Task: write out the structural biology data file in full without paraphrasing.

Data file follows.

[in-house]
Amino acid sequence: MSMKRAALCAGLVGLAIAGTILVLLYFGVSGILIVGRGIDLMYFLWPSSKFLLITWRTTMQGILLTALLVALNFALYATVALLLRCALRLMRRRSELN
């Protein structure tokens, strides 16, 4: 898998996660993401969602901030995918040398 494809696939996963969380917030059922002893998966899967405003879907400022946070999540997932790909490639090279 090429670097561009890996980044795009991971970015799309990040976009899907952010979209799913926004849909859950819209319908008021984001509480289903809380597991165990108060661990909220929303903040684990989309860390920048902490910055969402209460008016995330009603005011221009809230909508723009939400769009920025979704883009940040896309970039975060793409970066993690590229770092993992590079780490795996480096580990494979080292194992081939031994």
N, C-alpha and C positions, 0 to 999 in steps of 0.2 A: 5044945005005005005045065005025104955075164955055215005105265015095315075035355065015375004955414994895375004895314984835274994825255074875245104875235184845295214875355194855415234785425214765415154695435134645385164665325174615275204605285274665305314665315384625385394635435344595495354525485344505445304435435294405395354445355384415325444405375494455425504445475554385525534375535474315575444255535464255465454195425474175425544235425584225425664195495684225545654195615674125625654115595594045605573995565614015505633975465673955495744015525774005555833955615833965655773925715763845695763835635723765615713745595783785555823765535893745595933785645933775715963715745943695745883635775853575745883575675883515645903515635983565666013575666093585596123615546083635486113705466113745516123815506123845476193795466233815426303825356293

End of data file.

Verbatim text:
[in-house]
Amino acid sequence: MSMKRAALCAGLVGLAIAGTILVLLYFGVSGILIVGRGIDLMYFLWPSSKFLLITWRTTMQGILLTALLVALNFALYATVALLLRCALRLMRRRSELN
């Protein structure tokens, strides 16, 4: 898998996660993401969602901030995918040398 494809696939996963969380917030059922002893998966899967405003879907400022946070999540997932790909490639090279 090429670097561009890996980044795009991971970015799309990040976009899907952010979209799913926004849909859950819209319908008021984001509480289903809380597991165990108060661990909220929303903040684990989309860390920048902490910055969402209460008016995330009603005011221009809230909508723009939400769009920025979704883009940040896309970039975060793409970066993690590229770092993992590079780490795996480096580990494979080292194992081939031994």
N, C-alpha and C positions, 0 to 999 in steps of 0.2 A: 5044945005005005005045065005025104955075164955055215005105265015095315075035355065015375004955414994895375004895314984835274994825255074875245104875235184845295214875355194855415234785425214765415154695435134645385164665325174615275204605285274665305314665315384625385394635435344595495354525485344505445304435435294405395354445355384415325444405375494455425504445475554385525534375535474315575444255535464255465454195425474175425544235425584225425664195495684225545654195615674125625654115595594045605573995565614015505633975465673955495744015525774005555833955615833965655773925715763845695763835635723765615713745595783785555823765535893745595933785645933775715963715745943695745883635775853575745883575675883515645903515635983565666013575666093585596123615546083635486113705466113745516123815506123845476193795466233815426303825356293